In June 2017, Prime Minister Narendra Modi and U.S. President Donald Trump underlined the central role of India and the United States in maintaining peace and stability in the Indo-Pacific region. Recalling the tenets of the UN Charter, the two leaders emphasized the underlying importance of sovereignty and international law which should be universally respected in order for every nation to prosper.
This emphasis on strategic alignment has continued onto 2018 and its principles were reiterated again during the first U.S.-India 2+2 Strategic Dialogue held in September 2018. These principles and commitments have also formed the substantial basis for Washington and New Delhi to firm up their strategic and military engagements for the last several years.
In accordance with the bilateral commitments to a free and open Indo-Pacific, the Indian and the U.S. Air Forces have come together for a 12-day joint exercise dubbed “Cope India 2019” to be held through the end of this week (December 3 to 14).
This is the fourth iteration of the exercise conducted by the two militaries. The previous editions of the Cope India Exercise were held in 2004, 2008 and 2009 respectively. But none have been held since then, making the current exercise an indicator of the renewed mutual U.S.-Indian interest in deepening their military engagement.
Colonel Darryl Insley, the commander of the 13th Air Expeditionary Group-Cope India 2019 (AEG-CI19) said, “We are excited and grateful for the opportunity to fly and train with our Indian air force counterparts within their home country.” The Indian Air Force Chief noted during his visit to the exercise that the significance of the joint exercises was in “create[ing] an environment of camaraderie and an opportunity to learn from each other’s best practices in enhancing operational synergy.”
The exercises are being hosted at two air force bases in India – Air Force Station Kalaikunda in Midnapore and Air Force Station Arjan Singh at Panagarh, both located in the eastern Indian state of West Bengal, not too far from the Sino-Indian border where Indian and Chinese forces were locked in a confrontation in 2017. It should be noted that the second hub of the U.S.-supplied C-130J Super Hercules transport aircrafts of the (IAF) is also hosted at the Arjan Singh Station.
The U.S. complement includes 200 U.S. Airmen with 15 aircraft from the 18th Wing, Kadena Air Base, Japan, and 182nd Airlift Wing, Illinois Air National Guard. The Indian side is being represented by Su-30MKI, Mirage-2000, Jaguar, C-130J, as well as AWACS. The Special Forces from the both the USAF and IAF are also taking part in the exercise.
The restarting of the Cope India exercises appears to be yet another indicator of the slow but growing comfort level in India about military engagement with the United States. Despite concerns by some in the Indian strategic community, India has signed the Logistics Exchange Memorandum of Agreement (or what is now called the Logistics Services Agreement) and the Communication and Information Security Memorandum of Agreement (or what is now called the Communications Compatibility and Security Agreement). These agreements are further boosting the U.S.-India military relationship. But India has yet to sign the Basic Exchange and Cooperation Agreement, another of the foundational agreements that the United States has been pushing. India had early on signed the General Security of Military Information Agreement.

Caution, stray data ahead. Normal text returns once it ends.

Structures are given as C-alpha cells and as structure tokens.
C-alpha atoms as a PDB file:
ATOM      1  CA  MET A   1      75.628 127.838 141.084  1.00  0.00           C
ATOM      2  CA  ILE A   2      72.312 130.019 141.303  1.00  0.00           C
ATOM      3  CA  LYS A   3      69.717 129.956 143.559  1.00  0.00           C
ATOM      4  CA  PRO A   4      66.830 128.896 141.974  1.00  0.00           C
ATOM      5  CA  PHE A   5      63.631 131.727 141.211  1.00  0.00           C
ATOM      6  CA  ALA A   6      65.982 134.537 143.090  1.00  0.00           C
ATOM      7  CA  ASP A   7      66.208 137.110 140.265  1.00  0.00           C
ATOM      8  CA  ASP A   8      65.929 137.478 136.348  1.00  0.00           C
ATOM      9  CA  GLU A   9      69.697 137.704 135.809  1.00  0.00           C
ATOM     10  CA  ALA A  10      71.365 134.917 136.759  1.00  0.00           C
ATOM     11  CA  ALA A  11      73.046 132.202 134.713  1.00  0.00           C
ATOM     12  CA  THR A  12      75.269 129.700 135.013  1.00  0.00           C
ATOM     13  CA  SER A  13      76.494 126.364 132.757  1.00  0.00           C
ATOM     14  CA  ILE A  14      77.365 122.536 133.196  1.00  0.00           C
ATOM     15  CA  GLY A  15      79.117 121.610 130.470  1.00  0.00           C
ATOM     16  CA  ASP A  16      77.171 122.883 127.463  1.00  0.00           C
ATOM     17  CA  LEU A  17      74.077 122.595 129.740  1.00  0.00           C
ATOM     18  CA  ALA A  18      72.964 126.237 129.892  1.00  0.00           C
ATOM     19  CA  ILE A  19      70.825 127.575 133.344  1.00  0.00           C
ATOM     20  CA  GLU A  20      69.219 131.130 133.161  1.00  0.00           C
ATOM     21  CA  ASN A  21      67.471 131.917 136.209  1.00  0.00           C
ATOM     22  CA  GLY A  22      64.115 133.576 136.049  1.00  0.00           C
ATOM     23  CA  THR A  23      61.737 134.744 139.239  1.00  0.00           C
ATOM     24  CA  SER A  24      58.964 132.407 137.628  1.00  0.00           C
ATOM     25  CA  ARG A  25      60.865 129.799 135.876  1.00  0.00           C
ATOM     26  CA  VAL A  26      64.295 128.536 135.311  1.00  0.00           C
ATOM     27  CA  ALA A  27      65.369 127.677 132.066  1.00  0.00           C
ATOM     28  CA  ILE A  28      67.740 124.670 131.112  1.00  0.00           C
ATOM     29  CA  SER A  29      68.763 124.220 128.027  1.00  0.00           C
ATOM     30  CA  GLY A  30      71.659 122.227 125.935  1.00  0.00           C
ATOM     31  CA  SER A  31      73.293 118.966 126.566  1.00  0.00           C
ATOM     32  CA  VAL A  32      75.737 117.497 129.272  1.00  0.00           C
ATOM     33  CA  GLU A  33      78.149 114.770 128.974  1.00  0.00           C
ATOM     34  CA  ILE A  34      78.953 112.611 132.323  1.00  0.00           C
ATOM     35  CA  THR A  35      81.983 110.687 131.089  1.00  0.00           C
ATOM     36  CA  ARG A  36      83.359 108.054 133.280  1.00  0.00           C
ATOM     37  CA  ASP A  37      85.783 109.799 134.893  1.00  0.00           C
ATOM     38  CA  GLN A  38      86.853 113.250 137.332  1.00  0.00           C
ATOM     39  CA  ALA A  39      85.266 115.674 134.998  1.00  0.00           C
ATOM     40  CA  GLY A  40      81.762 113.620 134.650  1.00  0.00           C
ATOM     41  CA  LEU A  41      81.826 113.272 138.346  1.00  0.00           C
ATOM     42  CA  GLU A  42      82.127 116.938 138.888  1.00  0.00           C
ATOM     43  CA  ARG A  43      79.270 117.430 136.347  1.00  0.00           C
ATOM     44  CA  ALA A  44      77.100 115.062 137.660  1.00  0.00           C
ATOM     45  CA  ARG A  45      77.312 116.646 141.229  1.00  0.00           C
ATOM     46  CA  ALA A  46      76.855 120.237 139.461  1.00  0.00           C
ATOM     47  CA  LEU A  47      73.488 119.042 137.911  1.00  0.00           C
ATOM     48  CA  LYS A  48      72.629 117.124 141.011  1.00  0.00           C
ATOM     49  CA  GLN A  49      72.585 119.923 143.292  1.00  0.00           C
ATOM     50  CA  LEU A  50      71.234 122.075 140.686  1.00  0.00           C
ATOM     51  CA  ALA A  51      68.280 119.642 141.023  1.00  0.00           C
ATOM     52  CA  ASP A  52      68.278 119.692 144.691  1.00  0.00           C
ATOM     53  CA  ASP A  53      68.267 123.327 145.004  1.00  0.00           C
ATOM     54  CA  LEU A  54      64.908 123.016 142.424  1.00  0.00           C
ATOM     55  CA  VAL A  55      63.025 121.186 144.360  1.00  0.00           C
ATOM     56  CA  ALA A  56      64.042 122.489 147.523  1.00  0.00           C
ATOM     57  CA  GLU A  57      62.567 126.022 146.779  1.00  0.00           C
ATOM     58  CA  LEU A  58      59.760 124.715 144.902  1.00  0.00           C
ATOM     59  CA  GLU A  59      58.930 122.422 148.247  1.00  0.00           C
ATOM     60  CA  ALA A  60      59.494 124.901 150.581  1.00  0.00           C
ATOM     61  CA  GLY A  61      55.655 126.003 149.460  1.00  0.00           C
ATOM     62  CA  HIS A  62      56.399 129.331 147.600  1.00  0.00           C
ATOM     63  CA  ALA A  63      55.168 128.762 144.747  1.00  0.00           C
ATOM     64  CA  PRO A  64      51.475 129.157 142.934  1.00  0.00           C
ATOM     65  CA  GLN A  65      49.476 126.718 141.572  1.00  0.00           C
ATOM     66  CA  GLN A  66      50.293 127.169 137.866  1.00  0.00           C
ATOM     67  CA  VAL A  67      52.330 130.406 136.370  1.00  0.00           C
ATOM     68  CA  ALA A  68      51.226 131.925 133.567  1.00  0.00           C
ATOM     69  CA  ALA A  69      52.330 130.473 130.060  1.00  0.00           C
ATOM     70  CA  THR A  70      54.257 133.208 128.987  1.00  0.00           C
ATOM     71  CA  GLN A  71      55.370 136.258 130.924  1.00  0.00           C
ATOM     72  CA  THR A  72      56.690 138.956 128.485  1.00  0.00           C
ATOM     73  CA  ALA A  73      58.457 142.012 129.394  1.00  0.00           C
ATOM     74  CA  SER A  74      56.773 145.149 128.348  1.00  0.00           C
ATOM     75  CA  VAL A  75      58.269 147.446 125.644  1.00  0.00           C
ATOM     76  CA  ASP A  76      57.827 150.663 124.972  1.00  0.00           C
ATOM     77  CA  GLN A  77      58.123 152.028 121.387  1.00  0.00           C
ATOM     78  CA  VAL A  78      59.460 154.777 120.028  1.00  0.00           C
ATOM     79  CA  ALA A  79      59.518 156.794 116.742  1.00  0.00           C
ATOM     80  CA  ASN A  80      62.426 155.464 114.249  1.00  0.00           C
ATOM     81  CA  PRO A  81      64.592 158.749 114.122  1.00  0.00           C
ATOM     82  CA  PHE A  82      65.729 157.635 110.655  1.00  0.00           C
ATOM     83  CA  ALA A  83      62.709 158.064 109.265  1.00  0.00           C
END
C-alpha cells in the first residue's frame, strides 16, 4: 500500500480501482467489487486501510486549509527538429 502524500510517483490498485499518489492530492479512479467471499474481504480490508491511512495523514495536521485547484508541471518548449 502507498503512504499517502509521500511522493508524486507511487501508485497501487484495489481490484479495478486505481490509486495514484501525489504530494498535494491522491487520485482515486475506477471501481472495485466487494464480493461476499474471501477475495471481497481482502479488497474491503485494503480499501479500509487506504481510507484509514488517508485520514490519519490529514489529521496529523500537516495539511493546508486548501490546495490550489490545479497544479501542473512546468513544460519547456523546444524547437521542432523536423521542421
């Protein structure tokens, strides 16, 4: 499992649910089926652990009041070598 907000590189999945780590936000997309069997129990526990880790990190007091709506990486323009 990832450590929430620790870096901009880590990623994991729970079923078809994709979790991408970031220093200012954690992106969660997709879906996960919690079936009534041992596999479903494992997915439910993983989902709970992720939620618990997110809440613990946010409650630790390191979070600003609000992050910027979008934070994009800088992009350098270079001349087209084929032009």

These agreements and military exercises tie India and the United States closer militarily. This also suggests that U.S.-India military exercises are likely to increase in scope and intensity in the coming years. Notably, India is also stepping up military exercises with other countries in the Indo-Pacific that may be considered like-minded and also have close ties with the United States. For example, India is also conducting a joint air force exercise with Japan, at the same time as the Cope India exercise with the United States.
While India’s bilateral military exercises are increasing with many countries, there are not as many multilateral joint exercises, even though the logic of carrying them out is quite clear. In some cases, such the Malabar exercise, there appears to be concern about the kind of message being sent with such exercises, especially to China. On the other hand, it is unclear why New Delhi feels that large numbers of bilateral military exercises will be more acceptable to China.
What this suggests is that India continues to want to both build up its military ties with like-minded countries, but also assuage any concerns in Beijing about India forging closer ties with potential adversaries. Whether this delicate balancing act will work remains to be seen.